CLEMSON — A Clemson University assistant professor of bioengineering is on a new national list of top junior faculty researchers who were chosen based on their number of patents.

Frank Alexis

Frank Alexis works in a lab in Clemson University’s Rhodes Engineering Research Center.

Frank Alexis develops new ways of delivering drugs in nanoparticles that are 10,000 times smaller than the cross-section of a human hair. The nanoparticles are so small, they are visible only through the most powerful microscopes.

Alexis has six patents to his credit, the third most on a list of five “top translational junior faculty in 2013,” according to the journal Nature Biotechnology.

“I think there are a lot of great junior faculty that innovate and develop technology, so it’s an honor to be on the list,” he said.

The nanoparticles that Alexis develops deliver drugs directly to the part of the body where they are needed. The technology helps make drugs less toxic, which is especially helpful for cancer patients, he said.

Nanoparticles also help deliver drugs that are not soluble in blood, Alexis said.

“What I find most rewarding in research is solving problems,” he said. “Some of these technologies are now in clinical trials. You have an impact on society.”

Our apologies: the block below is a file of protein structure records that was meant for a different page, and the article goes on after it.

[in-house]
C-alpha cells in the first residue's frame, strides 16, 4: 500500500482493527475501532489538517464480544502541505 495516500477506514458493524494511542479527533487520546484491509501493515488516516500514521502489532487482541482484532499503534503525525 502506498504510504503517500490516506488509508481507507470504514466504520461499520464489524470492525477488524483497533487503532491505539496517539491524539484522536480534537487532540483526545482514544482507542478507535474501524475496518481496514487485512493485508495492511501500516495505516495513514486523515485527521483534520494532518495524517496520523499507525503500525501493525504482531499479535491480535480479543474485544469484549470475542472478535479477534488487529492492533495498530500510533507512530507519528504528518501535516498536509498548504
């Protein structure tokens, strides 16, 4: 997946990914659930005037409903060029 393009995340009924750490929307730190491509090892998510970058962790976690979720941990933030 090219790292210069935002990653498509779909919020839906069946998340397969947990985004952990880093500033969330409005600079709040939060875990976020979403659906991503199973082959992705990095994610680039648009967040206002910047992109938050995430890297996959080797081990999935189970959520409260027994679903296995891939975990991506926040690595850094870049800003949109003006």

Nature Biotechnology is a monthly journal covering the science and business of biotechnology.

“The recognition is great news,” said Martine LaBerge, chair of Clemson’s Bioengineering Department. “It underscores the level of scholarship Dr. Alexis brings to Clemson.”

Alexis likened nanoparticles to tiny M&Ms, except that the insides have drugs instead of chocolate. They can be taken orally, injected or inhaled with a spray, he said. A wide range of drugs could be contained in the particles.

Of his six patents, the technology that excites Alexis most is based on particles that are administered orally.

“Once the particles are inside the intestine, we use a biological mechanism to transport these particles from the intestine to the blood,” Alexis said. “It has a lot of applications — pretty much any chronic disease that regularly requires an IV or intramuscular injections.”

Alexis’ research focuses on a branch of study called “translational research.” The emphasis is on practical research with a high probability that it can be taken from the lab bench to the patient’s bedside.

“Translational research is a cornerstone of our strategic plan,” said Anand Gramopadhye, dean of the College of Engineering and Science. “The work that Dr. Alexis and others are doing creates a high impact on society. I’d like to congratulate him on making the journal’s list.”

The research that Alexis does aims to improve health, one of the great national priorities that Clemson has identified.

“I see a bright future ahead of us,” said Tanju Karanfil, the college’s associate dean for research and graduate studies. “With faculty like Dr. Alexis and strong teamwork, we are poised to have a significant impact and to take Clemson research to the next level.”

Alexis said he was a postdoctoral fellow at the Massachusetts Institute of Technology when he did the work that led to the patents. He came to Clemson in May 2009 and said he is now working on technologies that could be patented under the university’s umbrella.